Breed: Great Dane

Suggested tests: Cardiac, elbow, hip, eye, blood
Life span: 6 – 8 years
Avg Size of Male: Height: 30 – 32 inches, Weight: 100 – 120 pounds
Avg Size of Female: Height: 28 – 30 inches, Weight: 100 – 120 pounds
Occasionally seen: Glaucoma, VWD
Minor concerns: CVI (wobbler’s syndrome), cataract, elbow dysplasia, osteosarcoma, OCD, HOD
Major concerns: Gastric torsion, CHD, cardiomyopathy

Great Dane Breed History

Because of its agility, strength and ability to cover lots of ground, the Great Dane became very popular as skillful hunters of wild boar in Germany. The Great Dane also became popular with nobility, due to its commanding but regal appearance. The English began calling the breed German Boarhounds, but at some point for unknown reasons, it began to be referred to as the Great Dane. Some confusion began to arise because this dog wasn’t Danish. In approximately 1880, German authorities proclaimed that the Great Dane should only be referred to as the “Deutsche Dogge”, and this is the name still used in Germany to this day. This breed came to the United States in the late 1800s, and it quickly gained recognition because of its unique and large stature. To date, this massive dog is still a popular breed in America. Its talents include tracking, carting, and serving as a watchdog.

Great Dane Breed Appearance

The Great Dane is one of the tallest breeds. It has a square and very well-proportioned appearance. The front set of legs are muscular and straight, while the hindquarters are broad and powerful. The feet are large and compact. The tail is medium in length, set high and is broad at the base, tapering down consistently to the end. The neck is arched and muscular, and blends smoothly into the strong back. Sculpted and chiseled in appearance, the head is elongated and features a broad muzzle and a square-shaped jaw. The eyes of the Great Dane are medium size and usually dark in color, with an sophisticated and calm expression. The ears are medium in size, and fold over toward the cheek. The ears are commonly cropped for the appearance in the U.S, but this practice is not common in Europe and even prohibited in some areas in the states. Some theories suggest that cropping the ears was common back in the day when they were used for hog hunting so that the hogs would be unable to bite and pull at their floppy, dangling ears. The nose of the Great Dane is usually dark in color or black, with a large nasal canal. The teeth meet in a scissor bite. The gait is best described as powerful, featuring long, smooth strides. The coat is best described as firm and short with a glossy sheen. The six colors variations that are acceptable at a show are: black, blue, fawn, mantle, harlequin, and brindle.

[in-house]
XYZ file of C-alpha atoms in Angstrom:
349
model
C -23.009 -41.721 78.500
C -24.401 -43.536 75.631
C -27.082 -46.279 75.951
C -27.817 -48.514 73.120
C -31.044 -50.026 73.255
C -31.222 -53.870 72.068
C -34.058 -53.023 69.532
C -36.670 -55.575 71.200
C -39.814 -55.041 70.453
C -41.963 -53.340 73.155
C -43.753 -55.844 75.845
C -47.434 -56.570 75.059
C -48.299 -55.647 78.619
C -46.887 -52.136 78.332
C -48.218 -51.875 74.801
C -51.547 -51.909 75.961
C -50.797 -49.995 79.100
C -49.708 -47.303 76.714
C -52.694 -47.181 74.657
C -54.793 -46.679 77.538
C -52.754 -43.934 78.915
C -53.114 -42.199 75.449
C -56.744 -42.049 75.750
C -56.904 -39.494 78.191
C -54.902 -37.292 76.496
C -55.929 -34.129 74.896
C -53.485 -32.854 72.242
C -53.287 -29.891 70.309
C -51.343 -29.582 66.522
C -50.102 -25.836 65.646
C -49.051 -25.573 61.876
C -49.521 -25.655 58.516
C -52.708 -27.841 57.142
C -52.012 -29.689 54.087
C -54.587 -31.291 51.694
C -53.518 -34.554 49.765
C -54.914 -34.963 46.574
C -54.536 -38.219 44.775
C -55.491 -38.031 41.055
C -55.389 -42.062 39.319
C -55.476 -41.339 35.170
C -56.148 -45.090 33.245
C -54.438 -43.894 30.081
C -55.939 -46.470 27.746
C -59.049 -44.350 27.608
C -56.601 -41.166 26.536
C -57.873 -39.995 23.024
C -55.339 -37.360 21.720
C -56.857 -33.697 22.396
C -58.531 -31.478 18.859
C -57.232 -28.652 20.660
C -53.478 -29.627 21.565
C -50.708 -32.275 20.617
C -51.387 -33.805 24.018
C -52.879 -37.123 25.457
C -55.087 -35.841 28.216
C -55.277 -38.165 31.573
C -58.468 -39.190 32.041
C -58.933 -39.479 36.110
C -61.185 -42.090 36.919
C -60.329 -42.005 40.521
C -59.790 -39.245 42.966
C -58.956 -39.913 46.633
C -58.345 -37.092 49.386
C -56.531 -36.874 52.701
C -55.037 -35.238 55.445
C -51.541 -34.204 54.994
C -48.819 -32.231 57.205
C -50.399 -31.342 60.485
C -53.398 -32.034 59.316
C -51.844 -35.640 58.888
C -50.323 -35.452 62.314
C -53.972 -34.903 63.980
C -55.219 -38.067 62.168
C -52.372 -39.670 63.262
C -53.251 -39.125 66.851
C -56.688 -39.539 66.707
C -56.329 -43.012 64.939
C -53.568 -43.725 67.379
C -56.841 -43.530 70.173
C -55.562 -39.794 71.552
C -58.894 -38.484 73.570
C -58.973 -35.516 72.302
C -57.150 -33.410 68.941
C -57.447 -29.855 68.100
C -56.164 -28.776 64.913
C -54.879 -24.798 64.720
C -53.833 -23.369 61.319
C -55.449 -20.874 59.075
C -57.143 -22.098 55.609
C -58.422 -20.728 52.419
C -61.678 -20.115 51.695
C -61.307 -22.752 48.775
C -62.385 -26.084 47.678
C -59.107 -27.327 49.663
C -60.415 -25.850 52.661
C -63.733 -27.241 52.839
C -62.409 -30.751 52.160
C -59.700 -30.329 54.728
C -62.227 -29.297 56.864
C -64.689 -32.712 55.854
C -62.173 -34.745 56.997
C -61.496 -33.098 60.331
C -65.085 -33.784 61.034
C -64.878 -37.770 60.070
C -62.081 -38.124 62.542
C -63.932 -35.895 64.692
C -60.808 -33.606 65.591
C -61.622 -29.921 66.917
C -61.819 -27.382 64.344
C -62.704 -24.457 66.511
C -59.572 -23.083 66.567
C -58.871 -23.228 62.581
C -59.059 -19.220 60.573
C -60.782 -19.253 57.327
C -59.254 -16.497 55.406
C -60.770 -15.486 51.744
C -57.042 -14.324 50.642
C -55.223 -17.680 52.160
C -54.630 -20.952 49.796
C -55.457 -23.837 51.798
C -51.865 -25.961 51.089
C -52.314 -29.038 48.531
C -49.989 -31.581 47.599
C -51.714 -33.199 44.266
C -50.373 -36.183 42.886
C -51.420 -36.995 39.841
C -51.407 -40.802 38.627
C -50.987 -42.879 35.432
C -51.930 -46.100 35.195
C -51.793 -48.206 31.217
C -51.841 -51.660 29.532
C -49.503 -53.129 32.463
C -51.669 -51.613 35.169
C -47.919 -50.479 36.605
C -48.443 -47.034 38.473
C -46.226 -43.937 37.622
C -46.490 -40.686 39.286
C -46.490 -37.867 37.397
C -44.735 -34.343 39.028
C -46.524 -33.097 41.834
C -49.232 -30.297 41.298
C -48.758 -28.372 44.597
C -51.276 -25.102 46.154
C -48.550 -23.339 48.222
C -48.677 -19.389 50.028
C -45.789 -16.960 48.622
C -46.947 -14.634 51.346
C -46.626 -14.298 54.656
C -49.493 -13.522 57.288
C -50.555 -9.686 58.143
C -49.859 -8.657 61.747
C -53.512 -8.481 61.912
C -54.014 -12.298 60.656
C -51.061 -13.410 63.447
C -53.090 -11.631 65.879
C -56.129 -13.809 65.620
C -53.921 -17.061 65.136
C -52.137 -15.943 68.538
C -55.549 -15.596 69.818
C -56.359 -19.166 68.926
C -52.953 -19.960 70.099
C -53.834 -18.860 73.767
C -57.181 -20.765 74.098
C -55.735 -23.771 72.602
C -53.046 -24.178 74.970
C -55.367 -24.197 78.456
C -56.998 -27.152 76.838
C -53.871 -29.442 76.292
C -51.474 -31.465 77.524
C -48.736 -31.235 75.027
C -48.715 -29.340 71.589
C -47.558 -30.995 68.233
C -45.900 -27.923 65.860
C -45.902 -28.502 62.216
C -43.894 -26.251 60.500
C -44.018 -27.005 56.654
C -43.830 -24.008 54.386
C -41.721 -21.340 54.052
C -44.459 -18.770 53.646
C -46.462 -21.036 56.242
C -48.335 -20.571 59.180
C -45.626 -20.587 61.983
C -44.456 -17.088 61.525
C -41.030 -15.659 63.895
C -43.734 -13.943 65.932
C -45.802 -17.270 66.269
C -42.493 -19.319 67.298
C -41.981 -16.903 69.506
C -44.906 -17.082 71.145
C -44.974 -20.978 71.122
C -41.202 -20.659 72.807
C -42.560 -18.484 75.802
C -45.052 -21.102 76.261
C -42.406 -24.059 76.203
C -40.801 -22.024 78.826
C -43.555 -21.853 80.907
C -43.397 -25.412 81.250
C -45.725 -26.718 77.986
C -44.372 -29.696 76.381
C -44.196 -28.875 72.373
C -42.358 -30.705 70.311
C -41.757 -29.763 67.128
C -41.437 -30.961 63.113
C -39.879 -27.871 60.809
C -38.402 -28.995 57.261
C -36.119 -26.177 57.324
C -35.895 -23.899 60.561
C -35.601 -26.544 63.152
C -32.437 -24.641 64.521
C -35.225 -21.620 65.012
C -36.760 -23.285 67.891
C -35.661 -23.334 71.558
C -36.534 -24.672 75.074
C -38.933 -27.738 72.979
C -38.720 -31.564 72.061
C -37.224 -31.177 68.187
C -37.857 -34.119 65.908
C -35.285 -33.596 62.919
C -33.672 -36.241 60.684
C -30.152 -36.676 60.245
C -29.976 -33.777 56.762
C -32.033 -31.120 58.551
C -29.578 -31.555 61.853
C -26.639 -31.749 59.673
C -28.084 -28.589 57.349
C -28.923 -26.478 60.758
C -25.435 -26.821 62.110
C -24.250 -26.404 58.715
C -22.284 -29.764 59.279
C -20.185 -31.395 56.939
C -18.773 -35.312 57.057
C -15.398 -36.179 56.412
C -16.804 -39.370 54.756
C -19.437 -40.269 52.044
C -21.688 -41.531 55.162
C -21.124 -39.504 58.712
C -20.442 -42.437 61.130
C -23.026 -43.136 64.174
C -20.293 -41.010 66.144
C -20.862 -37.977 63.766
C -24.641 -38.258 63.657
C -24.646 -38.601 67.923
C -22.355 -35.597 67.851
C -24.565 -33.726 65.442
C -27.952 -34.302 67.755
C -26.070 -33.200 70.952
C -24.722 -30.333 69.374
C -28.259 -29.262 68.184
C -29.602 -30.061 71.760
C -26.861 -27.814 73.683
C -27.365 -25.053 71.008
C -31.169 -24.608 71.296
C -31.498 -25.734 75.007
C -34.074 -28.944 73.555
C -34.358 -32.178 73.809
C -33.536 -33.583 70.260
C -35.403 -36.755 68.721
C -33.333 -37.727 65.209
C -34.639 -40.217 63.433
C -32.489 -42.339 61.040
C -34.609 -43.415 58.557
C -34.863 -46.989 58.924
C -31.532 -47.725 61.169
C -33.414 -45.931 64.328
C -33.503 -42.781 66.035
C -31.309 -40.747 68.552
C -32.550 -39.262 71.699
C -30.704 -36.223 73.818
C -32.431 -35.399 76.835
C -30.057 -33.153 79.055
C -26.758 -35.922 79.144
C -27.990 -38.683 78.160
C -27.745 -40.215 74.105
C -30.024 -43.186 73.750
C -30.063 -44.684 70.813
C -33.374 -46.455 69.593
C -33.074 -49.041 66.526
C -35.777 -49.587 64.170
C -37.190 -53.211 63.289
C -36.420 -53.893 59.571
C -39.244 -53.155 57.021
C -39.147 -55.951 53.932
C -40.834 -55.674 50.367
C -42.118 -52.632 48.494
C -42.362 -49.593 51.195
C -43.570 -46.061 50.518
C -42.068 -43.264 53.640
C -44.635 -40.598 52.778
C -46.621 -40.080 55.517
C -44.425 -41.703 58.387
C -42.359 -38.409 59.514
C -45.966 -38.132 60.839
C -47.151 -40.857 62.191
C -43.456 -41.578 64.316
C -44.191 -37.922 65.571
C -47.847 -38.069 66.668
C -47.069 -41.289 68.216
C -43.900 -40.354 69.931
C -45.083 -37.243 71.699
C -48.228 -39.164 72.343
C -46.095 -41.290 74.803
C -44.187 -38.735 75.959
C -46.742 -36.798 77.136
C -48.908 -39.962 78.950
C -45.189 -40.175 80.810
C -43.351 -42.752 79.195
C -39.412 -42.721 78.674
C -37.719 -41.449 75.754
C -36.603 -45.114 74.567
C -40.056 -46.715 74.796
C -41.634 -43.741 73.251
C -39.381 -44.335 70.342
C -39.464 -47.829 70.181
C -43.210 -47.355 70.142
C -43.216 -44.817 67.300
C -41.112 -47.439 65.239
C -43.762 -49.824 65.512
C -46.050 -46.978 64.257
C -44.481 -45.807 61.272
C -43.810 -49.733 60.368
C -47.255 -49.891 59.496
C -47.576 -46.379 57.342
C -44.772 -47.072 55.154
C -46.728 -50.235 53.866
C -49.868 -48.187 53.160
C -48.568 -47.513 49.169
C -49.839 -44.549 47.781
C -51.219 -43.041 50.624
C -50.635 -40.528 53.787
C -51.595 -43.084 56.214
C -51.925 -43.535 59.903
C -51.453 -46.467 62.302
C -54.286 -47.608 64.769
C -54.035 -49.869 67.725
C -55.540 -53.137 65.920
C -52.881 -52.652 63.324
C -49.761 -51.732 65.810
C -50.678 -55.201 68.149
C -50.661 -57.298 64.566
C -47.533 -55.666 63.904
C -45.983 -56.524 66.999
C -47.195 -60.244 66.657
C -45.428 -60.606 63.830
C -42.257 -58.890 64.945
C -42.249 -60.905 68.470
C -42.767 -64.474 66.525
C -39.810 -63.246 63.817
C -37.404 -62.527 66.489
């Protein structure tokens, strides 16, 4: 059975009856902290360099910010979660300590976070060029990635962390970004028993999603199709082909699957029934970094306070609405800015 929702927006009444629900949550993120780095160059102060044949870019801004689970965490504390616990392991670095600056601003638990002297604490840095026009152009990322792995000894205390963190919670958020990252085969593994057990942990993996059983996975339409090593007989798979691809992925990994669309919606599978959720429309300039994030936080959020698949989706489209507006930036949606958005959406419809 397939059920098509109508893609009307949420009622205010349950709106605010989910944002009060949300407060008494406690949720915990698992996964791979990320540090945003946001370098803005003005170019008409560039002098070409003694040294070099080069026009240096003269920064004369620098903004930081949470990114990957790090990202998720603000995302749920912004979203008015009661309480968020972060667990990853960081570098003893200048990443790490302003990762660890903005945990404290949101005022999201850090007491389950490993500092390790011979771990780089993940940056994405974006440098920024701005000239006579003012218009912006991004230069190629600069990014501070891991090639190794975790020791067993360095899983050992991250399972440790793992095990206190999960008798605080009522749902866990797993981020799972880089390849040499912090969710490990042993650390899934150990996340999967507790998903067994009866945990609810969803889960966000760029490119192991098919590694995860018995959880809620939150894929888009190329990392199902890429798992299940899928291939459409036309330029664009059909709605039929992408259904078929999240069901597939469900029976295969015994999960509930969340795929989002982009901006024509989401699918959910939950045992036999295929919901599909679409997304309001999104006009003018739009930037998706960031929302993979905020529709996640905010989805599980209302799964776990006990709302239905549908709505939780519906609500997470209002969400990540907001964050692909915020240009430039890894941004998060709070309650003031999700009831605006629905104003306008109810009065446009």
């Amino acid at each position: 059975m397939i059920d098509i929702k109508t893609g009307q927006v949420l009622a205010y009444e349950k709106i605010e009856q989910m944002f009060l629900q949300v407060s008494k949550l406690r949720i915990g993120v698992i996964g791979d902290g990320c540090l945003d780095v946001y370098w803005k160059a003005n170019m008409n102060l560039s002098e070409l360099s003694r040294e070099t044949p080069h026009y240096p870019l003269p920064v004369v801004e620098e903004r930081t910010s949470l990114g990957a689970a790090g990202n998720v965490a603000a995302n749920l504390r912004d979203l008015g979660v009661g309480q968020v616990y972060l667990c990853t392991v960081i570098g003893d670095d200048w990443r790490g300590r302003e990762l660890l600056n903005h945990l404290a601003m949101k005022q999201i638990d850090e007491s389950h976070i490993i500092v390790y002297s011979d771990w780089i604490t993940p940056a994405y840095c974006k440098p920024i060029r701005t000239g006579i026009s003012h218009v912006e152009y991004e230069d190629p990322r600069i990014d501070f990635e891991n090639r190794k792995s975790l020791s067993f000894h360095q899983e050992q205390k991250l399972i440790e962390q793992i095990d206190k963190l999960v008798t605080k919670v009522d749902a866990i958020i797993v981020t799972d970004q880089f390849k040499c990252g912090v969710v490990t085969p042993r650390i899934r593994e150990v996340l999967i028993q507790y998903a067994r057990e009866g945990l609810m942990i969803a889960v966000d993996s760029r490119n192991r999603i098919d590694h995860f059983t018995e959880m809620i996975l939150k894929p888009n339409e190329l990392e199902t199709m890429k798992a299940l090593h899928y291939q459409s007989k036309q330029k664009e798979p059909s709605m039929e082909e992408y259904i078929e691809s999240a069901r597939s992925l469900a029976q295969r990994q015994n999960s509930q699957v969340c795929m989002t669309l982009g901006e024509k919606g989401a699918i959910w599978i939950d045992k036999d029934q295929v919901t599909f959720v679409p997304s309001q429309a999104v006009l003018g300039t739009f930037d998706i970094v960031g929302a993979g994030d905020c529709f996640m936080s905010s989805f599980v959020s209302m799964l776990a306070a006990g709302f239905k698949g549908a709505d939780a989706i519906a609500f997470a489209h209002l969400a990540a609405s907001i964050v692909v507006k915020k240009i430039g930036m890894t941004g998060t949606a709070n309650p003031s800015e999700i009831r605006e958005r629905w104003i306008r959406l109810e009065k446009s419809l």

Great Dane Breed Temperament

The Great Dane is a loyal, gentle and friendly breed despite its gigantic size. This type of dog is normally very good with children, although younger children can easily be overpowered by the large dog’s affection and play. Though the Great Dane is strong, sensitive, and intelligent and quite responsive to firm and positive training. Supervision is recommended around smaller dogs and pets, this breed is generally friendly with other animals but it’s size and weight can cause accidents. Obedience training is recommended from an early age, to ensure that this dog will be more manageable and well-behaved  when it’s fully grown. Sometimes the Great Dane may display aggressive or domineering behaviors towards other dogs of the same sex. This breed should be kept indoors – keeping in mind that it requires space to be able to stretch out its long legs and large body. If you live in an apartment, and it is not spacious, this is not the breed for you. It also should not be kenneled.

Great Dane Breed Maintenance

Since the Dane has such a short, close coat, only minimal grooming is necessary. Just brush or comb, and use dry shampoo when you feel it is needed. Bathing this dog is truly a huge chore because of its size. Maybe consider a kiddie pool, a hose and some doggy shampoo for that task. This breed is an average shedder. You should trim their nails regularly to prevent them from growing uncomfortably long. Daily exercise is necessary for this breed, whether it is a daily walk to the park or some vigorous play time in the yard. It should spend plenty of time outdoors where it has plenty of space to run and play, as it is generally inactive while indoors. It may get cold in the winter and should not be left outside for long periods of time. A home with a medium or large fenced-in yard would definitely be ideal. Your fence should be at least six feet tall to prevent the dog from easily jumping over it and escaping. While indoors, this dog should have soft bedding to lay on with plenty of room to stretch and rest. As with many other large breeds, the Great Dane has a shorter lifespan than most smaller dogs. Generally having a life span of six to eight years. They also have some common health issues that are associated with most larger breeds, such as bloat and hip dysplasia.